From page 115...
... The ICOC may also waive the requirement following a public hearing if it determines "that in the absence of the waiver, development and broad delivery of the drug will be unreasonably hindered or that the waiver will provide significant benefits that equal or exceed the benefits that would otherwise flow to the state."35 CIRM regulations further require that the grantee, collaborator, or exclusive licensee provide the drug to eligible Californians and to those purchasing the drug in California with public funds at a price provided in the California Discount Prescription Drug Program.36 Federal law and other state-funded stem cell programs have no comparable provisions. The closest parallel in recent memory is the policy of the National Institutes of Health (NIH)
From page 116...
... ; a letter dated November 21, 2007, from BIOCOM (noting that pricing under the California Discount Prescription Drug Program enjoys statutory protection under California law as confidential and corporate proprietary information and would not be made available to CIRM to use as a benchmark) ; and a letter dated October 5, 2007, from the California Healthcare Institute (noting that without clarification of these provisions, "it would be difficult to attract private investment to develop CIRM-funded technology," that "there is no evidence that an industry standard exists" for access plans, and that the references to prices under the California Discount Prescription Drug Program are forms of price control that "will create a substantial disincentive to commercial interest in licensing CIRM-funded inventions from for-profit grantees")
From page 117...
... . 45  See, e.g., letters dated October 5, 2007, and November 21, 2007, from the California Healthcare Initiative (stating that inclusion of failure to adhere to pricing and access plans as triggering events for march-in rights distinguishes CIRM provisions from those of the BayhDole Act, increases the risk of litigation, and adds another layer of risk and uncertainty to commercial transactions)
From page 118...
... ; letters dated October 5, 2007, and November 21, 2007, from StemCells (arguing that the march-in rights, "especially those tied to public access and public health, are overly burdensome, unclear, unworkable, and risky as well as beyond the statutory mandate of Proposition 71") ; and a letter dated April 30, 2007, from Geron (noting differences between CIRM and Bayh-Dole march-in provisions that create uncertainty for firms contemplating commercialization)
From page 119...
... Like the requirement for access plans, the march-in rights provisions thus raise considerable uncertainty about the future implementation of rights that may outlive CIRM itself. DISSEMINATION OF BIOMEDICAL MATERIALS WITHIN CALIFORNIA Another distinctive feature of CIRM's intellectual property policies is the requirement for distribution of publication-related biomedical materials,50 a term that is broadly defined to include "tangible research material of biomedical relevance first produced in the course of CIRM-Funded Research including but not limited to unique research resources (such as synthetic compounds, organisms, cell lines, viruses, cell products, cloned DNA, as well as DNA sequences, mapping information, crystallographic coordinates, and spectroscopic data)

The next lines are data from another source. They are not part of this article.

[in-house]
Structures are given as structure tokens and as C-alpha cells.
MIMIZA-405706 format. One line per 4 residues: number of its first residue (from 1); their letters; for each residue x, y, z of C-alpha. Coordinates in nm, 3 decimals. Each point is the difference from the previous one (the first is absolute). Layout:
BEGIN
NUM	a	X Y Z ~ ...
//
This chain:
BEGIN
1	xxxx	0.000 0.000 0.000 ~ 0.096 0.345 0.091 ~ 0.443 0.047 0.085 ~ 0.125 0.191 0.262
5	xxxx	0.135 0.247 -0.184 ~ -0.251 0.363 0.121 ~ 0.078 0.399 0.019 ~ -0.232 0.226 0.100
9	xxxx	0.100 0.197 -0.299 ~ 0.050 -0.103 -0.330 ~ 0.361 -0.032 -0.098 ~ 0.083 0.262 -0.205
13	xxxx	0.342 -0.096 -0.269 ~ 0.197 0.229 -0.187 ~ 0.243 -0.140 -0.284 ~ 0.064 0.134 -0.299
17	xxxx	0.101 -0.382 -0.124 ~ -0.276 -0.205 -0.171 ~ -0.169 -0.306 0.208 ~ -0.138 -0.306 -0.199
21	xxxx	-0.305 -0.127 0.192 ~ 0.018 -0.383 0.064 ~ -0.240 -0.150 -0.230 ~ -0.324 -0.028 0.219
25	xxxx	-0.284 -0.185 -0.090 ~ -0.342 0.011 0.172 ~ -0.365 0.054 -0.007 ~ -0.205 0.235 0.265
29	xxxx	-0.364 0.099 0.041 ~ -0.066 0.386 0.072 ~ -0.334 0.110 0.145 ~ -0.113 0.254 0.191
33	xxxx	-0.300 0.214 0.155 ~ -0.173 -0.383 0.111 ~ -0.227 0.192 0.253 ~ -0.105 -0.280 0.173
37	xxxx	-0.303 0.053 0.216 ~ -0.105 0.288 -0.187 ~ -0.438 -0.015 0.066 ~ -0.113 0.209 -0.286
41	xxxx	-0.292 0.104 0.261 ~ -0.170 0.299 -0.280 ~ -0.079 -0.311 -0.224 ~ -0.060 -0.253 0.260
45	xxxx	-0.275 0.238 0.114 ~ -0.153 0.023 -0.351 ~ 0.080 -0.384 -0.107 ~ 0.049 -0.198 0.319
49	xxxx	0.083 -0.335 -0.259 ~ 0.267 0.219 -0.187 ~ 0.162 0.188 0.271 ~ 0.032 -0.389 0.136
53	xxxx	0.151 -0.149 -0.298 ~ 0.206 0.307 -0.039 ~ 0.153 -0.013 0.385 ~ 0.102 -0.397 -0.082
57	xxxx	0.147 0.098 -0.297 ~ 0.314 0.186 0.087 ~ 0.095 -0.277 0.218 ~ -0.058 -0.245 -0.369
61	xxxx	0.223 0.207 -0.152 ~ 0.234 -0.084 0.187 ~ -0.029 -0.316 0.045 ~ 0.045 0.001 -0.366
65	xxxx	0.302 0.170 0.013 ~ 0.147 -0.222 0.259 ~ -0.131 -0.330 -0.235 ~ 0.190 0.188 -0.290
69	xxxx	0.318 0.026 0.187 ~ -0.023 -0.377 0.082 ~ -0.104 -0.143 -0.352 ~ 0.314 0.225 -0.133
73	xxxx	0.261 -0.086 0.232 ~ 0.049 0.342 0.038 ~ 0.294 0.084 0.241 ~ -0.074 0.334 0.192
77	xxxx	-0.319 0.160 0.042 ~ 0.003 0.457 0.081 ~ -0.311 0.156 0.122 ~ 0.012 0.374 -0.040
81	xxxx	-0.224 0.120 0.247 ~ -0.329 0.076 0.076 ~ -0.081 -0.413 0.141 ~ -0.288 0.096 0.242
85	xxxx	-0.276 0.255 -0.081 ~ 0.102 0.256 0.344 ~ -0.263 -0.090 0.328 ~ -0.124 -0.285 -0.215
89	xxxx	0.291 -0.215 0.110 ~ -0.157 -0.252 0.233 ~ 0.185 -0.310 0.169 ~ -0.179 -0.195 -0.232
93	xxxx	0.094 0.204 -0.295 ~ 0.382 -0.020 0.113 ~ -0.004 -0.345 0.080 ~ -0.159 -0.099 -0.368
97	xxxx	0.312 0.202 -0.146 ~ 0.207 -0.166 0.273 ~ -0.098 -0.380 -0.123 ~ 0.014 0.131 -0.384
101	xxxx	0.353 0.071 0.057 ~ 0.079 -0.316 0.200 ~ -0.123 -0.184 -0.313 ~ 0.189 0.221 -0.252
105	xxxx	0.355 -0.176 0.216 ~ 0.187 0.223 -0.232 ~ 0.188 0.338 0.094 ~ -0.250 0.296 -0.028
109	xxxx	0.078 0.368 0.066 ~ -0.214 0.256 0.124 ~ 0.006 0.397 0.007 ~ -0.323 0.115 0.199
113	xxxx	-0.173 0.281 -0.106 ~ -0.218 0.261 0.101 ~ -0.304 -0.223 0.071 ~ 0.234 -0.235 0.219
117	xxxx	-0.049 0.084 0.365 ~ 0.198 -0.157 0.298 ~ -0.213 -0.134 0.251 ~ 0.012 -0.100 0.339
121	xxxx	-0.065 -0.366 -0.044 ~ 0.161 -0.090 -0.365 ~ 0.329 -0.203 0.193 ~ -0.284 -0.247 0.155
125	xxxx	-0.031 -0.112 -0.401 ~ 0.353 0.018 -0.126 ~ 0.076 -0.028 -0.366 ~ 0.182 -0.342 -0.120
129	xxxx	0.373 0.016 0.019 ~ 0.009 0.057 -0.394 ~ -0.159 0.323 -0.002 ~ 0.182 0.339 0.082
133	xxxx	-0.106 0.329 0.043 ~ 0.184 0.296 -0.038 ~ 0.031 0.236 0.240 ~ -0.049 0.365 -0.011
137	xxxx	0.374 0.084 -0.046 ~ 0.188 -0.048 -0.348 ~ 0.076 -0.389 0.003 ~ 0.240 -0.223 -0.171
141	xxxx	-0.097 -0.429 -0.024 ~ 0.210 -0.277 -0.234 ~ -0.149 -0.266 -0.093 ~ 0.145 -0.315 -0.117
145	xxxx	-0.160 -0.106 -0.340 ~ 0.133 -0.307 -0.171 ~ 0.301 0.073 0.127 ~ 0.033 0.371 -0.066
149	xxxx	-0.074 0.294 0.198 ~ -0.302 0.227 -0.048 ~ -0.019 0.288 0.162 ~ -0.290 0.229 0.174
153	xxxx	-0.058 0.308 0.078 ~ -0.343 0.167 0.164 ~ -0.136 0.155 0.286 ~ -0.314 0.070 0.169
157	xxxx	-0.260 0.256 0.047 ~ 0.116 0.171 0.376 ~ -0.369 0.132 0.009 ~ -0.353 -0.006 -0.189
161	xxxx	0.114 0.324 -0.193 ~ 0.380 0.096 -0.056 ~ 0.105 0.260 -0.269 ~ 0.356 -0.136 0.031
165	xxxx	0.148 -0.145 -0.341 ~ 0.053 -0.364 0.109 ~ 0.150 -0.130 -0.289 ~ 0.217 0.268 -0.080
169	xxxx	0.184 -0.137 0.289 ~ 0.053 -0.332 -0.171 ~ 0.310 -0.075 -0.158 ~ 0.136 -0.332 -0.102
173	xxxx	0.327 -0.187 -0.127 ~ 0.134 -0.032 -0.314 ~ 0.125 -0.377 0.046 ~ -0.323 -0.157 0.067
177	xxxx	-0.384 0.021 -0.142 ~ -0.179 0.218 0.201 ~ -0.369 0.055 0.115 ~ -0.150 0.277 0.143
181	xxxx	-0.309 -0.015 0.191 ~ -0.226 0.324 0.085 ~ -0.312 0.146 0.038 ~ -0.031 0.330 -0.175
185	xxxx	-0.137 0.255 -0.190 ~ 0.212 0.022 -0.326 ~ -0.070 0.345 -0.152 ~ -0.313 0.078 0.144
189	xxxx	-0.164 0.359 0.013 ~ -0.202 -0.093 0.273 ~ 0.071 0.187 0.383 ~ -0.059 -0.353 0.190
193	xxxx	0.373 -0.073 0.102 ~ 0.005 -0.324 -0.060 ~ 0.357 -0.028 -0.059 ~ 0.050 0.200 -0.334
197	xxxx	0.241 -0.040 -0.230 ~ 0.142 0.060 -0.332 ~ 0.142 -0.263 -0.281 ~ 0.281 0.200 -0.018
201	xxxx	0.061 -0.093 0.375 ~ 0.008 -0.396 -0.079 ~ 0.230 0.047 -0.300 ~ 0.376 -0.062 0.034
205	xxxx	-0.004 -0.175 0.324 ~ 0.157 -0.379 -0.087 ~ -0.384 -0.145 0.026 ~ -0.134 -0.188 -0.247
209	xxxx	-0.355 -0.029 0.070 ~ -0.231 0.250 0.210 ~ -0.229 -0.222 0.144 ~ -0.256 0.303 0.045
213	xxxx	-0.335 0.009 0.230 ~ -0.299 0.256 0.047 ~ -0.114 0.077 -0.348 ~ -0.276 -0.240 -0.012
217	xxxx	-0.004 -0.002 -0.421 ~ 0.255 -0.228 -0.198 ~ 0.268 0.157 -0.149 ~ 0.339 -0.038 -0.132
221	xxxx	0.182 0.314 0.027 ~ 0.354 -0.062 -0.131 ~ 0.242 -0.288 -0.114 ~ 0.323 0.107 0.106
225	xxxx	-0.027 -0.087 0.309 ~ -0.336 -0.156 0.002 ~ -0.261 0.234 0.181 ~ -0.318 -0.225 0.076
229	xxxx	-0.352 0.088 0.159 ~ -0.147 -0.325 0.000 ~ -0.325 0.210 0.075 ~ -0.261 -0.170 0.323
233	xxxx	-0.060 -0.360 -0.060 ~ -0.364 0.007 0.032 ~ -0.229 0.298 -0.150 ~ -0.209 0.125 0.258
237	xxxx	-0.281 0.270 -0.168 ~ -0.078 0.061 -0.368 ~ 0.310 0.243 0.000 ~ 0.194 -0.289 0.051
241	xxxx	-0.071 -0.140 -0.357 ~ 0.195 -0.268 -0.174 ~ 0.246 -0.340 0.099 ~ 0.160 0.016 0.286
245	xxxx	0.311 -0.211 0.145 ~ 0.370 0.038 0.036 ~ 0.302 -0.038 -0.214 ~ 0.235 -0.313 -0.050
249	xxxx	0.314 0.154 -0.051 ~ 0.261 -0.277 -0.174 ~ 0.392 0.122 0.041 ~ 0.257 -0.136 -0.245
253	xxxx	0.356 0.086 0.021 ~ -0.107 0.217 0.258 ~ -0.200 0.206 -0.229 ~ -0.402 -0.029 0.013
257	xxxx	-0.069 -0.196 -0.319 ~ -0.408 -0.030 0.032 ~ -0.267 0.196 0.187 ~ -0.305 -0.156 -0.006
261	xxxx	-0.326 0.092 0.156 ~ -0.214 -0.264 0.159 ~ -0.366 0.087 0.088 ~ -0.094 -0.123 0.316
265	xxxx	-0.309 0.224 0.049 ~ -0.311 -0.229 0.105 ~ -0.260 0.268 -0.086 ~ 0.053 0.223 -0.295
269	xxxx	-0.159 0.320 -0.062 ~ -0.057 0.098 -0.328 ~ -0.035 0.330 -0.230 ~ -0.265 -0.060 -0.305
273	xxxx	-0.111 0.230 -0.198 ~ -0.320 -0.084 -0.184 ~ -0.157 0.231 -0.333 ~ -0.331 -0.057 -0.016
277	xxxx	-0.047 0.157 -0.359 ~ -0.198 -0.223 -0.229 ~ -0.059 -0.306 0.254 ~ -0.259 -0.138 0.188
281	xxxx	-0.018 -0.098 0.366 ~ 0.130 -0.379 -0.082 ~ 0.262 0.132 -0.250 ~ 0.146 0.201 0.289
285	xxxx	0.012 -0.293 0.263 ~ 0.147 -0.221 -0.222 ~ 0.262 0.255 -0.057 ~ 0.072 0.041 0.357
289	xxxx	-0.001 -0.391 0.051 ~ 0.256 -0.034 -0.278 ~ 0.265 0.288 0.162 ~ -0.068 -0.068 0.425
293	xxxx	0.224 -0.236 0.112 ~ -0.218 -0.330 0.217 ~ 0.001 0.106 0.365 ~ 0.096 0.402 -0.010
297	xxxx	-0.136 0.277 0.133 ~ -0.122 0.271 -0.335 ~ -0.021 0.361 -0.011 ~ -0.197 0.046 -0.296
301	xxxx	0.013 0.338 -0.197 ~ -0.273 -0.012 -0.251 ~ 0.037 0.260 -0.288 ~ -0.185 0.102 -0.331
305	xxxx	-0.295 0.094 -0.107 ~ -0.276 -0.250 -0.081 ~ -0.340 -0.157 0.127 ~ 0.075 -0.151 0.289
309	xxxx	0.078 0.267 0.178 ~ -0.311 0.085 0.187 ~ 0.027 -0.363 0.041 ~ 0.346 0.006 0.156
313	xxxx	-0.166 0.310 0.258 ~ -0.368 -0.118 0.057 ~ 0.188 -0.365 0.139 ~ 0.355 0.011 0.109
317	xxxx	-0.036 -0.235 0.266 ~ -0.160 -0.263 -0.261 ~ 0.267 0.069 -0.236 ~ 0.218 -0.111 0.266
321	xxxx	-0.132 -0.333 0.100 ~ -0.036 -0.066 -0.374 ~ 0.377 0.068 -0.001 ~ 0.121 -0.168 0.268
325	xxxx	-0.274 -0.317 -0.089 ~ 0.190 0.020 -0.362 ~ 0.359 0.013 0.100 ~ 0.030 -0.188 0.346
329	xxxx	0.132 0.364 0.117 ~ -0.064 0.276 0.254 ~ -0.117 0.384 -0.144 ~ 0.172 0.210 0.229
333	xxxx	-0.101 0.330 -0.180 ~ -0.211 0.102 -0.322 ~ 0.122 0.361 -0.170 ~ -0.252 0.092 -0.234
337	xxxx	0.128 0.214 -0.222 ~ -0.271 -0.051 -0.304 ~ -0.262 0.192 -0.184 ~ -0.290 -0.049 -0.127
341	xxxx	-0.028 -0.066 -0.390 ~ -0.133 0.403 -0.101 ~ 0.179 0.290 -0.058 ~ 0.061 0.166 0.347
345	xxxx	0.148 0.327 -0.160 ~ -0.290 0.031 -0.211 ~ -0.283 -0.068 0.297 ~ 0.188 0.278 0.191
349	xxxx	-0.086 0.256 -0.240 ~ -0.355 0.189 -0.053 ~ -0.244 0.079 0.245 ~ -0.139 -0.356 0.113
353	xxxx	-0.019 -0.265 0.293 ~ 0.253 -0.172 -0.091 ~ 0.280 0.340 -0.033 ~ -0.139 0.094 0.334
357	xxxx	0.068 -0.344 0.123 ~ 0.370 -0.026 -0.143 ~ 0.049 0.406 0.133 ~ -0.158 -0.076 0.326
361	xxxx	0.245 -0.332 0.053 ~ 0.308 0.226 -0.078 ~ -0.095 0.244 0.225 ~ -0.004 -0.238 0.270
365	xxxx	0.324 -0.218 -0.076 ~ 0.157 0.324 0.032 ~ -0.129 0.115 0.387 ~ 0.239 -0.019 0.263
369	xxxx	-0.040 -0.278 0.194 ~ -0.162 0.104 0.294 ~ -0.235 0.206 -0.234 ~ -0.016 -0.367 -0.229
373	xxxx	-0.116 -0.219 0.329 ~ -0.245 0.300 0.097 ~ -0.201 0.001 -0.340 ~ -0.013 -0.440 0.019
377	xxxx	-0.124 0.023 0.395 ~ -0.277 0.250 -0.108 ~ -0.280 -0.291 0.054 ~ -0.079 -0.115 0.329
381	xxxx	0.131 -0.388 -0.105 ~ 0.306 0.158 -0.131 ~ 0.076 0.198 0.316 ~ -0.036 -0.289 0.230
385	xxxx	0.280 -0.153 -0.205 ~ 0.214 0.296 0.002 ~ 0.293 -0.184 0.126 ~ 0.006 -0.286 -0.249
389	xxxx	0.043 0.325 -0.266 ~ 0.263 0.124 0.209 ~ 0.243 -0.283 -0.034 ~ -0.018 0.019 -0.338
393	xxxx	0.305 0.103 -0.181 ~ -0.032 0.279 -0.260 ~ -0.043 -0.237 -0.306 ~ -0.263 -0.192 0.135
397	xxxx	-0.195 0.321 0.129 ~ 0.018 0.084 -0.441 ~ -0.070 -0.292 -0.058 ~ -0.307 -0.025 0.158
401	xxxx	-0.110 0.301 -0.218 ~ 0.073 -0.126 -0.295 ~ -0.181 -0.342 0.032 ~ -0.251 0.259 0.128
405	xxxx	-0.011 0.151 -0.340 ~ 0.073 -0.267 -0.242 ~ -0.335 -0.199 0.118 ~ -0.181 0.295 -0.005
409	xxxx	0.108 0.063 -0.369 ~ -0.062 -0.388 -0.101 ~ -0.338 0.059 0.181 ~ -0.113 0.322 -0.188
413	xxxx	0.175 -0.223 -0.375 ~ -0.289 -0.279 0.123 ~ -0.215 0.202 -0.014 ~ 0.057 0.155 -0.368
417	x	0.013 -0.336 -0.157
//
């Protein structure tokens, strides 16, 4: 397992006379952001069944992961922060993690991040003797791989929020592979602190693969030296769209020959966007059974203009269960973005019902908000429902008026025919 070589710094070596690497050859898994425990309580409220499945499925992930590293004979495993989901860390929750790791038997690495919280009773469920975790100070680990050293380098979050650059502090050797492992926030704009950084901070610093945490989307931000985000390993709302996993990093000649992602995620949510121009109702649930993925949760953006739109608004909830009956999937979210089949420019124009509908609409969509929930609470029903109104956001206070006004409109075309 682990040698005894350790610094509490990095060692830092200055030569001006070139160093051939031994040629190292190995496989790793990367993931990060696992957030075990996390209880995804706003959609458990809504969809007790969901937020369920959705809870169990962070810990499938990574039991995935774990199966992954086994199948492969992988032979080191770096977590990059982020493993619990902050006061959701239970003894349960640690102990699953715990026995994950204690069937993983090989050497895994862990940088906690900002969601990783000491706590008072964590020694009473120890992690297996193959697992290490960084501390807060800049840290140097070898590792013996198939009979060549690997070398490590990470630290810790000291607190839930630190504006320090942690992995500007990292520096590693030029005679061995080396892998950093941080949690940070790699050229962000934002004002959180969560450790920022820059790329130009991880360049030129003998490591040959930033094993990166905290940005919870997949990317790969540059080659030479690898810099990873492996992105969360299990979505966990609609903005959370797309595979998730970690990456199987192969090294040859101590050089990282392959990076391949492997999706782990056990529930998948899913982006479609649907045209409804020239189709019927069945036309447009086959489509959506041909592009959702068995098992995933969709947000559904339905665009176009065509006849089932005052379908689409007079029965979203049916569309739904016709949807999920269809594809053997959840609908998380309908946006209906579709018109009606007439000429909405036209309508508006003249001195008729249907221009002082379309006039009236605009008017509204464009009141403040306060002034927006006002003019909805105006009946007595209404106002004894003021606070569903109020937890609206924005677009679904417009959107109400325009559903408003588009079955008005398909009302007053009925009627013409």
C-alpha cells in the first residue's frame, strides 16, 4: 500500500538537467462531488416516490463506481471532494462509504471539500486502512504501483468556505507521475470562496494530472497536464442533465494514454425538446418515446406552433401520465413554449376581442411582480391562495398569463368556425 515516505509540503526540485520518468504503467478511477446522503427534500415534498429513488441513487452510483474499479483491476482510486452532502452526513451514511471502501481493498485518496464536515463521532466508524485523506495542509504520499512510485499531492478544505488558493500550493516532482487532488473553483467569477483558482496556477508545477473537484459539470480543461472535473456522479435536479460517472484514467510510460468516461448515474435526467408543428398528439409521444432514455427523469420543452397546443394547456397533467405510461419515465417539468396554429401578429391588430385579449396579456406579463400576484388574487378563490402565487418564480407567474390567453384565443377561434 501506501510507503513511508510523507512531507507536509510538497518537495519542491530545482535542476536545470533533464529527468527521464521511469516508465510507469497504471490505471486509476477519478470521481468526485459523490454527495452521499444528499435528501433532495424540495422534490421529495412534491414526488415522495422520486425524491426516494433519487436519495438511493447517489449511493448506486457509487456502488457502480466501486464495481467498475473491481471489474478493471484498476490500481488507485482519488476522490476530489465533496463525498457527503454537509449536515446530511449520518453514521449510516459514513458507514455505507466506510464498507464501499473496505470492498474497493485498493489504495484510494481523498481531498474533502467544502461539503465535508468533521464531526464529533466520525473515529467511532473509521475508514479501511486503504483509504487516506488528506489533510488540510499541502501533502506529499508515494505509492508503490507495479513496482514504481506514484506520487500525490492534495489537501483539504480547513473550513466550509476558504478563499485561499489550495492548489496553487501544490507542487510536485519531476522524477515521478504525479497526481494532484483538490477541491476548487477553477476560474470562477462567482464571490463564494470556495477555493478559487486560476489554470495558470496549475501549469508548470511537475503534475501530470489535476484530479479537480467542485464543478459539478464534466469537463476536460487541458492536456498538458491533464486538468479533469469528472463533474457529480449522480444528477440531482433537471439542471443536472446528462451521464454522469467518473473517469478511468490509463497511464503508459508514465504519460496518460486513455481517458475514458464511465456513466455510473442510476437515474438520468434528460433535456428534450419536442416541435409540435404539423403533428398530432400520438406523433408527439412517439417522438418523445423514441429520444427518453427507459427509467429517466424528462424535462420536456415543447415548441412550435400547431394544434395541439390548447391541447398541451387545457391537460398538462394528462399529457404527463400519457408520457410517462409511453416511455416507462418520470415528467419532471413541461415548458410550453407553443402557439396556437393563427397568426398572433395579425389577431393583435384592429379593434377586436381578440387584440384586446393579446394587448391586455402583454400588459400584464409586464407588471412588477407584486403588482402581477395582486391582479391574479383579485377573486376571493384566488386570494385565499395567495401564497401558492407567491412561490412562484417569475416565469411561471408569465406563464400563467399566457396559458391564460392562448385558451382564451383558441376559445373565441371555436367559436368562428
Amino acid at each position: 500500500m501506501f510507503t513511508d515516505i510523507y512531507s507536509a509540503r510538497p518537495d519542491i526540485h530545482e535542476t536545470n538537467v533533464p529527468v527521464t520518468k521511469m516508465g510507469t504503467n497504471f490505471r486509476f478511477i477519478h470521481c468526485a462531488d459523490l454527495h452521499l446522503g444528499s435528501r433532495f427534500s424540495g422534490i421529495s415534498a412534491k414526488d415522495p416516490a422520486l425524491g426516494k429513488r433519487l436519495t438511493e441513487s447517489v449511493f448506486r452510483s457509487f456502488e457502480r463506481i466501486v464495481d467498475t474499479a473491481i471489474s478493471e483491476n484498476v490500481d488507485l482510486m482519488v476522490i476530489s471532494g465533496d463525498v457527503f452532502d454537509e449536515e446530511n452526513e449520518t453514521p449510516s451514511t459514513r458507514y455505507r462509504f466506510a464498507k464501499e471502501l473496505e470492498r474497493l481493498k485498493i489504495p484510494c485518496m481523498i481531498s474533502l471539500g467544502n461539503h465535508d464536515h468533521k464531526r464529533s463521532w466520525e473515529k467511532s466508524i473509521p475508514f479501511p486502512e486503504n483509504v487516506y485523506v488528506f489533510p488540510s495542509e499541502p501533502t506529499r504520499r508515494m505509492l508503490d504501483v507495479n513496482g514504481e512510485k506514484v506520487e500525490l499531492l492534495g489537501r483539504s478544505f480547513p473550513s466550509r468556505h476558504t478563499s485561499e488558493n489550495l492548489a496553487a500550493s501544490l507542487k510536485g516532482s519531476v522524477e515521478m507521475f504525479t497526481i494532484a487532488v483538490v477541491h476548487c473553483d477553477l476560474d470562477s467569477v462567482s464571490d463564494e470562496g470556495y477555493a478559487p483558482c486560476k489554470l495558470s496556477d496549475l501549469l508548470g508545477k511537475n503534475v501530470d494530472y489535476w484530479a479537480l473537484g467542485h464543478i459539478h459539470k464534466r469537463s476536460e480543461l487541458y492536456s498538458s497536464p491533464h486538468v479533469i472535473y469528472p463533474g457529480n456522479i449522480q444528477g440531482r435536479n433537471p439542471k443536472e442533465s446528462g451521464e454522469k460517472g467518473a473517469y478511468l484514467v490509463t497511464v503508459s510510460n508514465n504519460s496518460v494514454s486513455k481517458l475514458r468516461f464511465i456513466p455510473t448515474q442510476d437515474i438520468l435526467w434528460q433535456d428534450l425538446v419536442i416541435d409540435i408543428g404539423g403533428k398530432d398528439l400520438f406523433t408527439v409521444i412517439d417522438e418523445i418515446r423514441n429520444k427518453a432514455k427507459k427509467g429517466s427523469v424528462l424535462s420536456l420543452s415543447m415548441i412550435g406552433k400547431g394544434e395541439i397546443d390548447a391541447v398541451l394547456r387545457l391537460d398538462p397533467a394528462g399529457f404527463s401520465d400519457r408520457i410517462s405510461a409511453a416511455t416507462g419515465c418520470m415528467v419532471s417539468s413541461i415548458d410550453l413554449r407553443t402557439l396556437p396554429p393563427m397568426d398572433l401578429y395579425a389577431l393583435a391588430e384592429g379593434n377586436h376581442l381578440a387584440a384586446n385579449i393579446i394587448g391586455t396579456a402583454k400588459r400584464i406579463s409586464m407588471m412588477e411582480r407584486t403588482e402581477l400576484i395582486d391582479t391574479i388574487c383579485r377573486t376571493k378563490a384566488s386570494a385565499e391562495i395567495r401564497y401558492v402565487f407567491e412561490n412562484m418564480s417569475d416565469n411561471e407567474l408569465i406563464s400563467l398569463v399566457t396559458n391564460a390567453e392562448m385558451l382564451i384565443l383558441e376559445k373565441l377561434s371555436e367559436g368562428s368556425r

From page 120...
... .57 The provision on sharing biomedical materials for research purposes is the sole remaining vestige of an earlier proposal in draft intellectual property regulations for a broader research exemption for the use of all CIRM-funded intellectual property for research purposes. Many comments criticized this earlier proposal, arguing that it would undermine the commercial dissemination of research tools (ARI, 2007; CHI, 2007b; Invitrogen, 2007)
From page 121...
... Departures from the Bayh-Dole approach may put CIRM-funded inventions at a growing disadvantage in the future as funding from other states and the federal government yield competing candidates for commercial development that are available for licensing on more favorable terms. The most significant departures from that approach from the perspective of grantees and licensees -- those pertaining to revenue-sharing and access plans -- are required by California law and evidently popular with the California legislature, posing a considerable political challenge if CIRM seeks to modify them at this point.
From page 122...
... Recommendation 5-2.60 Consider Harmonizing Intellectual Property Policies with Policies of Bayh-Dole Act. As other sources of funding for stem cell research become available and as the field of regenerative medicine advances from the laboratory to the clinic, the ICOC should 59  In the committee's view, this recommendation can be carried out by CIRM without legislative action.
From page 123...
... 2006a. Comments to proposed CIRM regulation enti tled: Intellectual property policy for non-profit organizations [California Code of Regula tions, Title 17 -- public health, division 4 -- California Institute for Regenerative Medicine, Chapter 3]
From page 124...
... Access requirements for products de veloped by for-profit grantees. CIRM's response to IOM's data request: For-profit public comments on CIRM's intellectual property policy (dated June 25, 2008)
From page 125...
... CIRM's response to IOM's data request: Non-profit public comments on CIRM's intellectual property policy (dated June 19, 2006)